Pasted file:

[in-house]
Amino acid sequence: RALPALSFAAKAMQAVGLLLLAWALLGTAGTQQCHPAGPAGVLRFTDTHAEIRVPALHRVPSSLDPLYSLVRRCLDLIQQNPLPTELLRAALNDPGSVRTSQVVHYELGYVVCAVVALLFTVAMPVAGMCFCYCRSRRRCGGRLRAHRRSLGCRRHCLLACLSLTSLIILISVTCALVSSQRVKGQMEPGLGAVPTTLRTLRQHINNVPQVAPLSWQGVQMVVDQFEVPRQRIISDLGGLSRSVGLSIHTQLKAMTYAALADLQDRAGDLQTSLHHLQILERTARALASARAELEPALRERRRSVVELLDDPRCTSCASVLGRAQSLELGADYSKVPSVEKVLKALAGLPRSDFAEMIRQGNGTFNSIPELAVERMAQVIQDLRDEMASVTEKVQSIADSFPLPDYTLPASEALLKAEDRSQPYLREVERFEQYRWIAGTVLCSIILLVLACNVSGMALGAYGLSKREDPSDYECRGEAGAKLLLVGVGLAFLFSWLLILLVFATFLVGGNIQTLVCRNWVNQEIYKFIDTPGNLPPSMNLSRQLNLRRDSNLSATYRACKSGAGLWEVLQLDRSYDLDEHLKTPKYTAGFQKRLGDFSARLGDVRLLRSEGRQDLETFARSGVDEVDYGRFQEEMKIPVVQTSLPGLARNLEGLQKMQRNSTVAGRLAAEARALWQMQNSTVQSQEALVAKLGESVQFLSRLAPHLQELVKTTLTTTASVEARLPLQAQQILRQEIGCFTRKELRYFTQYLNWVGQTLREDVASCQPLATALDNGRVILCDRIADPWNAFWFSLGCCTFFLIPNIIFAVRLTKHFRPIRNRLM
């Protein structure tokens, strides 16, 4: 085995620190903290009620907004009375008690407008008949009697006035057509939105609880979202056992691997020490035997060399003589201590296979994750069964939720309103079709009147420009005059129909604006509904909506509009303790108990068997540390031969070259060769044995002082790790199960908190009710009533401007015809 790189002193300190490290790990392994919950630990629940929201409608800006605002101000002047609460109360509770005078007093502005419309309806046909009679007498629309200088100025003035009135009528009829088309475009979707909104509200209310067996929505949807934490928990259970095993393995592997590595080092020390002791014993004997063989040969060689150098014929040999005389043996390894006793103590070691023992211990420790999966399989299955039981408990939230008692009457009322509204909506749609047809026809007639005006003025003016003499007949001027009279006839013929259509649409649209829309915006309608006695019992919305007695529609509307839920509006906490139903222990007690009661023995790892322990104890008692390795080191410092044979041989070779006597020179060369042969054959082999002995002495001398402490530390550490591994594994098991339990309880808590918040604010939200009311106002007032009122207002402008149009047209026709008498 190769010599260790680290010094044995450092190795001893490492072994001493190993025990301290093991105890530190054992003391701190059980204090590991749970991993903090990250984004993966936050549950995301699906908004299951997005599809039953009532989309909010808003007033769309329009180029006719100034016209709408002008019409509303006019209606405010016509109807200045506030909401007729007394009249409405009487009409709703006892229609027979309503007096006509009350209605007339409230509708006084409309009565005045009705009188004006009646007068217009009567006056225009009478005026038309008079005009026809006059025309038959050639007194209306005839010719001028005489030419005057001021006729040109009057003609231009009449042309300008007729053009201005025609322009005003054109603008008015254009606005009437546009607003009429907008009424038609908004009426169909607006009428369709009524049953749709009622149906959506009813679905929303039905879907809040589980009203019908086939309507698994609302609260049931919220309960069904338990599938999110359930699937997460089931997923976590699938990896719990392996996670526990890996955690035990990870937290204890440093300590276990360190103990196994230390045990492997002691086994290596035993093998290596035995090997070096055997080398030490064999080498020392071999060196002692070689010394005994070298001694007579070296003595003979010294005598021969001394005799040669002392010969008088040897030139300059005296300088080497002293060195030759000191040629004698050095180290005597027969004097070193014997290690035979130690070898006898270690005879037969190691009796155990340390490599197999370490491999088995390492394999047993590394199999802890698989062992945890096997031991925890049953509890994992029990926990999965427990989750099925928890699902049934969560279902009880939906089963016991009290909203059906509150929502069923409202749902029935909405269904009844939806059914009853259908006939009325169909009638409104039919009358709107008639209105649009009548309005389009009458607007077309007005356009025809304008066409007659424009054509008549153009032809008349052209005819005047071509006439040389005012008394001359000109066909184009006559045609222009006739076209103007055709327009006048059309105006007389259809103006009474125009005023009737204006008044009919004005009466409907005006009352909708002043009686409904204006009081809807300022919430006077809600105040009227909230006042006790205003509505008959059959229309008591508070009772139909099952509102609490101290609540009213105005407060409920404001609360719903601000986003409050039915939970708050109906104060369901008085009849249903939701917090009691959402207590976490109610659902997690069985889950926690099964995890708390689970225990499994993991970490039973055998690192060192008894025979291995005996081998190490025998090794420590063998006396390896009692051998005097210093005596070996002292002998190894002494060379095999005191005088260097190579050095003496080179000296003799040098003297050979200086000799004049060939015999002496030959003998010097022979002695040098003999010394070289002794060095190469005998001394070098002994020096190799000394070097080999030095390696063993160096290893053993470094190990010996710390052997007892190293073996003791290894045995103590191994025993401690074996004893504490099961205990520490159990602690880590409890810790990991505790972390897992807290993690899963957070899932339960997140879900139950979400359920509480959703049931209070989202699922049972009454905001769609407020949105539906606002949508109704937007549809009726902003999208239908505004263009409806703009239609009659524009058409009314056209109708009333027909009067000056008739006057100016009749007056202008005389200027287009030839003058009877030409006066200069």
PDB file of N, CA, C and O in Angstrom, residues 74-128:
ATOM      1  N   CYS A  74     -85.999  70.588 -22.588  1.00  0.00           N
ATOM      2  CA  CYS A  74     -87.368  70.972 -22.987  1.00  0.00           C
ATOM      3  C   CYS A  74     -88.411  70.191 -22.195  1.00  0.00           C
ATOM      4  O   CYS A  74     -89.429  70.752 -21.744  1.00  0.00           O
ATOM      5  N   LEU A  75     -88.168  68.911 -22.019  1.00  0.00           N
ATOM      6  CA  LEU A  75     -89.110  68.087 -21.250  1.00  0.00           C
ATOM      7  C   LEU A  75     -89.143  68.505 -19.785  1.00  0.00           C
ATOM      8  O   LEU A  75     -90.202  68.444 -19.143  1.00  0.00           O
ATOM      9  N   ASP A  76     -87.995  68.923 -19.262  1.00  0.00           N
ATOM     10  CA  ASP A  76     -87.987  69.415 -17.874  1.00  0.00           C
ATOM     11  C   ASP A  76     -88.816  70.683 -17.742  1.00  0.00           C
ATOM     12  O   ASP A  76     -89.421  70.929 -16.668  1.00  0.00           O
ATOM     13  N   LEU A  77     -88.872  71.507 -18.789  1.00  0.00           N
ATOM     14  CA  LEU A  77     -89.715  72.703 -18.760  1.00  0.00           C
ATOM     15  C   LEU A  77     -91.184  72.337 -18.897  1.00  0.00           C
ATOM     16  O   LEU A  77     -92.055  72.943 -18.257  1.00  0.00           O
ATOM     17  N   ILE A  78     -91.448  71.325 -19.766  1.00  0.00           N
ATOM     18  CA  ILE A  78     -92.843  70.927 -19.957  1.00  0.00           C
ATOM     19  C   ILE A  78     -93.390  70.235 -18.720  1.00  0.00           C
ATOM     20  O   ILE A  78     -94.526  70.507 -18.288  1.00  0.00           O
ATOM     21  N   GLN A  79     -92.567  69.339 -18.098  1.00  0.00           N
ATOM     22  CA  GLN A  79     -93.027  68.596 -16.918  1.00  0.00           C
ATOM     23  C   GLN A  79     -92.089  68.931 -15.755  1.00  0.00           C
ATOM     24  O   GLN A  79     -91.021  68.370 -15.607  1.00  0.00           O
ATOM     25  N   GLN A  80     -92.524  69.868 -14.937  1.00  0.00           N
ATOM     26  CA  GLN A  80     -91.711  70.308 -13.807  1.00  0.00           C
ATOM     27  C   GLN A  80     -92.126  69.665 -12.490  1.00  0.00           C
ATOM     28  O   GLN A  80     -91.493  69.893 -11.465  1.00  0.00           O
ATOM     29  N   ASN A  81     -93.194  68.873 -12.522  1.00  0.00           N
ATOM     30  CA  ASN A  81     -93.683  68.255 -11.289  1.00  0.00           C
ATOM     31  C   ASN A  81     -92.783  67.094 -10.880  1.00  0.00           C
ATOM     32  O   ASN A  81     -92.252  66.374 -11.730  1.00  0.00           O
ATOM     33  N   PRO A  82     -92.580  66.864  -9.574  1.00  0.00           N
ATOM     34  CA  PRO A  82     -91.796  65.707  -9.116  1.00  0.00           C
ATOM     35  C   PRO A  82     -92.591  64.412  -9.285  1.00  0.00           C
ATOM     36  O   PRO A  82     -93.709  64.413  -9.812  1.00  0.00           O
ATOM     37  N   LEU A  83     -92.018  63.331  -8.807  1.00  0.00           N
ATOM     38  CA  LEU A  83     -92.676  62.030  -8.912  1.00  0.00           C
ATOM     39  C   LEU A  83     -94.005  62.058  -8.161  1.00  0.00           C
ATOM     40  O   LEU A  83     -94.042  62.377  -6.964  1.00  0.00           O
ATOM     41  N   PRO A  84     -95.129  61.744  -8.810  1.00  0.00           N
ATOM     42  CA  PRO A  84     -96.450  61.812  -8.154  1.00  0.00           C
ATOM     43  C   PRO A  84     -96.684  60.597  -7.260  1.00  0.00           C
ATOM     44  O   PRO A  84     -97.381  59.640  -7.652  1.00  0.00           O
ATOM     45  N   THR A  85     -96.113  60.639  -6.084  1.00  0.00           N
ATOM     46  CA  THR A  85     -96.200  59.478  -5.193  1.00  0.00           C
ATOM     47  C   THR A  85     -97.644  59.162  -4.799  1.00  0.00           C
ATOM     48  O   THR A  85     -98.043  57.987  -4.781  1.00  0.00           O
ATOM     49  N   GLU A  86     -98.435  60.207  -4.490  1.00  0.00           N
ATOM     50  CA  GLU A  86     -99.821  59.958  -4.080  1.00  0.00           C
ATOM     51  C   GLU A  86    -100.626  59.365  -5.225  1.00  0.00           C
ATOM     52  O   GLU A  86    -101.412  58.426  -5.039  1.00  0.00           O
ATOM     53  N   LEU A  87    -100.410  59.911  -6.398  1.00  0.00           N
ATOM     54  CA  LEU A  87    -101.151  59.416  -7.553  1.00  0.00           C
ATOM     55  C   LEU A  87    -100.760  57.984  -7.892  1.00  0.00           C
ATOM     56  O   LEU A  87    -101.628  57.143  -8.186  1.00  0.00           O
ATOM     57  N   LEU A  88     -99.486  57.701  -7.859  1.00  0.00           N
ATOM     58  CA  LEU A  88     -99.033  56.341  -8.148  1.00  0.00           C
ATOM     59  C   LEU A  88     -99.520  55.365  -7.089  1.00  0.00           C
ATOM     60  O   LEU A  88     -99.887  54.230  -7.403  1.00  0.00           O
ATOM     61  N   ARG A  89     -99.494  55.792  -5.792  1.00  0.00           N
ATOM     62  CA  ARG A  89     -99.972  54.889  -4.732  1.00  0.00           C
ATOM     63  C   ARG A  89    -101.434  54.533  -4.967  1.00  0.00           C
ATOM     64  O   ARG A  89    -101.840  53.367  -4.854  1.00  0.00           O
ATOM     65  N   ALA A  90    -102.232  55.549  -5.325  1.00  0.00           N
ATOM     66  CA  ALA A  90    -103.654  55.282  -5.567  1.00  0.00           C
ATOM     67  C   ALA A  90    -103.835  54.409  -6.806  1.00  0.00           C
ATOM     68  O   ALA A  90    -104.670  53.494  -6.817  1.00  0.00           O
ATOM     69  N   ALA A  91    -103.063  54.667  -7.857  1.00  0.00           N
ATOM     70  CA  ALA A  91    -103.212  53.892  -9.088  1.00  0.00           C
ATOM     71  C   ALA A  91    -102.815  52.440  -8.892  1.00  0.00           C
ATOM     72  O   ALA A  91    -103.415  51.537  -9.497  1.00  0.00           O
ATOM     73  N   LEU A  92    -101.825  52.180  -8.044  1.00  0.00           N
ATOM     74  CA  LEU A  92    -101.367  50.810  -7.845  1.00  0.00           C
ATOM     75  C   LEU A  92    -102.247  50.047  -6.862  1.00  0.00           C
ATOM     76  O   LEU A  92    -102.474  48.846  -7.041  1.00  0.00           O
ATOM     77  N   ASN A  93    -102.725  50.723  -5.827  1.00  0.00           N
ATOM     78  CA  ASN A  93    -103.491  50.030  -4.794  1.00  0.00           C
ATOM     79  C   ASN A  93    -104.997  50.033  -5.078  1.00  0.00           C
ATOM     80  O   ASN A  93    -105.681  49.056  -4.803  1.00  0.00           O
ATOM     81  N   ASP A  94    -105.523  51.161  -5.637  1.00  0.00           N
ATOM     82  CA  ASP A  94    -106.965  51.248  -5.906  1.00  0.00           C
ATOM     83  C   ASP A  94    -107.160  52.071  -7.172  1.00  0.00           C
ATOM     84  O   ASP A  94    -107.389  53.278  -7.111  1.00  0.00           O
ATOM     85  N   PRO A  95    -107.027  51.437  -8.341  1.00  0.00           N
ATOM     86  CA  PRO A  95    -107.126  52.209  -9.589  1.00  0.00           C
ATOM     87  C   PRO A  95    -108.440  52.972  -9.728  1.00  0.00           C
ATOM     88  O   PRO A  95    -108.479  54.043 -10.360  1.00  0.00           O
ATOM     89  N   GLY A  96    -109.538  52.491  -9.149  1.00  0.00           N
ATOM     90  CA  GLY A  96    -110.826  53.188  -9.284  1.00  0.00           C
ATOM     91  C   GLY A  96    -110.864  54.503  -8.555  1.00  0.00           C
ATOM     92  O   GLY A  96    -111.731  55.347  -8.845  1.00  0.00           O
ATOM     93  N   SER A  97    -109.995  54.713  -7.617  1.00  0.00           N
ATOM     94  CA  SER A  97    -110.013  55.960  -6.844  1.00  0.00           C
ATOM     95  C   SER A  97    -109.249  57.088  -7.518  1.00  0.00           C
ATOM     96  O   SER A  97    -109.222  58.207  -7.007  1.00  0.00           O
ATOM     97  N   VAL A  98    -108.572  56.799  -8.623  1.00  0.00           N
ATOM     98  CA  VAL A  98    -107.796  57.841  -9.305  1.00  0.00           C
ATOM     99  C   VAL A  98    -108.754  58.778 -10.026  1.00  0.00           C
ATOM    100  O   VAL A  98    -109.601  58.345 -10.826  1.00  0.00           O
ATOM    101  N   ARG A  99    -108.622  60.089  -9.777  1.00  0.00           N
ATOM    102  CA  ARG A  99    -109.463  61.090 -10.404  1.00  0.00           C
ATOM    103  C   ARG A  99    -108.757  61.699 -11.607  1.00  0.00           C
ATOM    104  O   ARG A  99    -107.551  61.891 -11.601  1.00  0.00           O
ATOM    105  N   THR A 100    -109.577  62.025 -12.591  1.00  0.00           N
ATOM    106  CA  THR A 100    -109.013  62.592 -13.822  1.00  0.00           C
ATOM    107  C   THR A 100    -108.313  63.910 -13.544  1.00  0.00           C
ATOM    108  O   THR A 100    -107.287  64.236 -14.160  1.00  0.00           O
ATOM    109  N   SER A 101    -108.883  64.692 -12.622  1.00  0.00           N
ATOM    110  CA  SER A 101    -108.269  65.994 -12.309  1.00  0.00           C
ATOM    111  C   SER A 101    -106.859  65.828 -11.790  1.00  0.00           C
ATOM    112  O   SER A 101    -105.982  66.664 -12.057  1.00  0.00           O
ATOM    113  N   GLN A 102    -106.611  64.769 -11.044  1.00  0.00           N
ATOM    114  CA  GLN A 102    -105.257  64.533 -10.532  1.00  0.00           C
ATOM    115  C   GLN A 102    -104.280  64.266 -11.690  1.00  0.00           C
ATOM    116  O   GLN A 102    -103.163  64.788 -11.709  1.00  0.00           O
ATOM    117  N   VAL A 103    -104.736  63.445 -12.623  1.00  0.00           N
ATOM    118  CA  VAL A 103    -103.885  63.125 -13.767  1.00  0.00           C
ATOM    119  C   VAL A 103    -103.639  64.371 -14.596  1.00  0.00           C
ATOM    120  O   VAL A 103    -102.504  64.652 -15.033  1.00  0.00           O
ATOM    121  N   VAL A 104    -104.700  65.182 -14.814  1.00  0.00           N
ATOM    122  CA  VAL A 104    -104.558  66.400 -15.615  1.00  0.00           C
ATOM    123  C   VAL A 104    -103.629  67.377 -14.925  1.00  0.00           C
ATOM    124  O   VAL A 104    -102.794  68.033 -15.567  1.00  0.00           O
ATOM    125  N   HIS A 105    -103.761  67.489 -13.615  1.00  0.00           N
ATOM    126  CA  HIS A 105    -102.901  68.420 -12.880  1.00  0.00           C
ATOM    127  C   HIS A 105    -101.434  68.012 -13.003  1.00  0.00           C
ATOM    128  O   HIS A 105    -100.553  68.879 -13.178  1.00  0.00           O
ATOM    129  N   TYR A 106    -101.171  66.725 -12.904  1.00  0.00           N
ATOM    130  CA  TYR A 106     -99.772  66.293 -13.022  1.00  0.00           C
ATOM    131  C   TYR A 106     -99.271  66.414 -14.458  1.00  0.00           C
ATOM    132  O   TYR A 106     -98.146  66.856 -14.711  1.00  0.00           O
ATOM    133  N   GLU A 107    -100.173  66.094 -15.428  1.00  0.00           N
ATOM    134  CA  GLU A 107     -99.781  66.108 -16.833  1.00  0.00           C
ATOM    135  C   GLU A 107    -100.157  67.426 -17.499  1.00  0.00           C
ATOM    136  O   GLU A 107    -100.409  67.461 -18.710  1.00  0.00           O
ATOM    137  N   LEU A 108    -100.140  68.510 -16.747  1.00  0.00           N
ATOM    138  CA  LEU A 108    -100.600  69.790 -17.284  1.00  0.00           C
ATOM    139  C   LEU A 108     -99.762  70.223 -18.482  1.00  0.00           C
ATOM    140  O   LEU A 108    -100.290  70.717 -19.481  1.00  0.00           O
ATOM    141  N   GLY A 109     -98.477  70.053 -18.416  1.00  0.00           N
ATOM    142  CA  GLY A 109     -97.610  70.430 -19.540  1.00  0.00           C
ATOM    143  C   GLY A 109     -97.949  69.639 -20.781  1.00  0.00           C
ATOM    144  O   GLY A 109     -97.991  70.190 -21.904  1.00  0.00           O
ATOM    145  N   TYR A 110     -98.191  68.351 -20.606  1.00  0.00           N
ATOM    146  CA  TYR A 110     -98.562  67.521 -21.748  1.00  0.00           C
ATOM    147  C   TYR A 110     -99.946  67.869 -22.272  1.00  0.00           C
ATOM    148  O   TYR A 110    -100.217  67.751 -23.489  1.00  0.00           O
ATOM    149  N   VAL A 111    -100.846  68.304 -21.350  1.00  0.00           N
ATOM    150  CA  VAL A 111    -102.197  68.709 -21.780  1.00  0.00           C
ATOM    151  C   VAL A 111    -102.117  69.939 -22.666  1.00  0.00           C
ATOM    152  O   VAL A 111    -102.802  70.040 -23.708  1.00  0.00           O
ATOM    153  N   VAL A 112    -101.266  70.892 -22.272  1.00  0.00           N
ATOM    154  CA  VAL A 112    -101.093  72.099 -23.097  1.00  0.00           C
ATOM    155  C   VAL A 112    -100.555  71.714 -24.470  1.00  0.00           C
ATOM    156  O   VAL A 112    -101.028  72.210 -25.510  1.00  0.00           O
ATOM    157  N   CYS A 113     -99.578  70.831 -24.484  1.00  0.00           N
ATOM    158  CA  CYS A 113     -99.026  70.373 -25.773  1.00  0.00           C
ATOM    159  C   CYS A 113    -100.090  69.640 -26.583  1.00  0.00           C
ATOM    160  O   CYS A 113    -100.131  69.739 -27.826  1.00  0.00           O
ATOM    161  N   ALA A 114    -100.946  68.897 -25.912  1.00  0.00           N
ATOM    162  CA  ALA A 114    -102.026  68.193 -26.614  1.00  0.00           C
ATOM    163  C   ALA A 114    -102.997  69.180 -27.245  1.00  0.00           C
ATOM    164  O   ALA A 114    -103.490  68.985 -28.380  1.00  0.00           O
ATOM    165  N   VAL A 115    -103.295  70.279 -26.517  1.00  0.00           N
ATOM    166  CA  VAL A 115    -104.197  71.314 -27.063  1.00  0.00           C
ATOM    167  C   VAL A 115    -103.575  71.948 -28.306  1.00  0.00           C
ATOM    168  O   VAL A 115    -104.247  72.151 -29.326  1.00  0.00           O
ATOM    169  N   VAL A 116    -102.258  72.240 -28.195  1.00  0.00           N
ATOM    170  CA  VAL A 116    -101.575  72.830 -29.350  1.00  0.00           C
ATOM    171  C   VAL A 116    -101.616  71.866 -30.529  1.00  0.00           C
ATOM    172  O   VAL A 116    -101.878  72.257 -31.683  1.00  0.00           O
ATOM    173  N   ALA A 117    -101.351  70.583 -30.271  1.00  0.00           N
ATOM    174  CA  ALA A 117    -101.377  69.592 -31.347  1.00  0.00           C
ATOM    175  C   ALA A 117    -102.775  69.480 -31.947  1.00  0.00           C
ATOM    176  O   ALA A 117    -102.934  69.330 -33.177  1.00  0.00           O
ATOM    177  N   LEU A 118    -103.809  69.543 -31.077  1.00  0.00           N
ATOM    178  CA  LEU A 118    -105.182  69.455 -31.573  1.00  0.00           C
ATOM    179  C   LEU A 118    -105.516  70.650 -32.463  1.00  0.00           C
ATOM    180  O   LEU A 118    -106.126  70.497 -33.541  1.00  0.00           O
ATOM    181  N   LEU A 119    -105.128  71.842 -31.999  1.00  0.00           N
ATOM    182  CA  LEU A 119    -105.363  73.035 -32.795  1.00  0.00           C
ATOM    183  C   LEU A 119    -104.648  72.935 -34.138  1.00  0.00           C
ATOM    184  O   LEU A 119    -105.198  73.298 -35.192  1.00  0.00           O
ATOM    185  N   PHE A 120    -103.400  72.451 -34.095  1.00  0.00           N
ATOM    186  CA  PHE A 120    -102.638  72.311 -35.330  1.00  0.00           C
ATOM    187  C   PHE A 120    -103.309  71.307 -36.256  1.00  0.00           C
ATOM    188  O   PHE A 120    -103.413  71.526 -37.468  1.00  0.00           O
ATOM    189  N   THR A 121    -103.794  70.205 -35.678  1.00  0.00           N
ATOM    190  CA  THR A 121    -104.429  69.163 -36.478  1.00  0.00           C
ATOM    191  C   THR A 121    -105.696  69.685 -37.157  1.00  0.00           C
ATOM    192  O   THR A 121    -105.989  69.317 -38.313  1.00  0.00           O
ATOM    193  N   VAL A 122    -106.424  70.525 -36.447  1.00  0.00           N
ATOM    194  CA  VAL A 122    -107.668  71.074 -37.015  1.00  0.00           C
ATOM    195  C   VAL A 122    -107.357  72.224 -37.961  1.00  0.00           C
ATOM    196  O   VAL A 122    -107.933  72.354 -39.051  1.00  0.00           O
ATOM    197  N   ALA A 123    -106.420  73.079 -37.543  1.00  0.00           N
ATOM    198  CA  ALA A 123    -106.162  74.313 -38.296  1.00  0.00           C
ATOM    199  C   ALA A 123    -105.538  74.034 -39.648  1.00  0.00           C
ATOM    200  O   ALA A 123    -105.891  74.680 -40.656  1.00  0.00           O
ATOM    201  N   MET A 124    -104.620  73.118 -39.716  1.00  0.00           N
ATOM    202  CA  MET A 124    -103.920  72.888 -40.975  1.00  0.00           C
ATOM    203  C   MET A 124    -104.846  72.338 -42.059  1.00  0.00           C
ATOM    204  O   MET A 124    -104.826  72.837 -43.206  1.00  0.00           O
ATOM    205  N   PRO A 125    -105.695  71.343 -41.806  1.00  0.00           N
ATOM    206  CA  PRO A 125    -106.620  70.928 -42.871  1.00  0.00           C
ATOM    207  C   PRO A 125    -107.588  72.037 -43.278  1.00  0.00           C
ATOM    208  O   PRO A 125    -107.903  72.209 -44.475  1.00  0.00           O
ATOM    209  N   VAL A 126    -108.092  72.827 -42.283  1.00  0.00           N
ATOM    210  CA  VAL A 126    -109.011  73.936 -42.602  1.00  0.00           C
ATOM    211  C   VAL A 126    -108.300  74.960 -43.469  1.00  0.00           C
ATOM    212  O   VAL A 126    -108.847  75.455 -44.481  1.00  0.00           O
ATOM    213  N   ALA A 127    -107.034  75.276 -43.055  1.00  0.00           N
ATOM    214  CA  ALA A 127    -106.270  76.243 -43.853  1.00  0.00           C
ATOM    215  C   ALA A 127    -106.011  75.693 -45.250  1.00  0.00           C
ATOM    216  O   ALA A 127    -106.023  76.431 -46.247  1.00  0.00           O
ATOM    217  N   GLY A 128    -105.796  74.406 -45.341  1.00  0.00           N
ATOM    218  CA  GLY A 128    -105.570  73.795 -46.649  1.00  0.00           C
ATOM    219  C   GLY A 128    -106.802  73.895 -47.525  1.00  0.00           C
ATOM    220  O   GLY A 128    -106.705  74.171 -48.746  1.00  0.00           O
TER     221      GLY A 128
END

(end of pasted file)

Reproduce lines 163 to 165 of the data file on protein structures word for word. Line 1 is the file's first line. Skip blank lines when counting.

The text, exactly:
ATOM    159  C   CYS A 113    -100.090  69.640 -26.583  1.00  0.00           C
ATOM    160  O   CYS A 113    -100.131  69.739 -27.826  1.00  0.00           O
ATOM    161  N   ALA A 114    -100.946  68.897 -25.912  1.00  0.00           N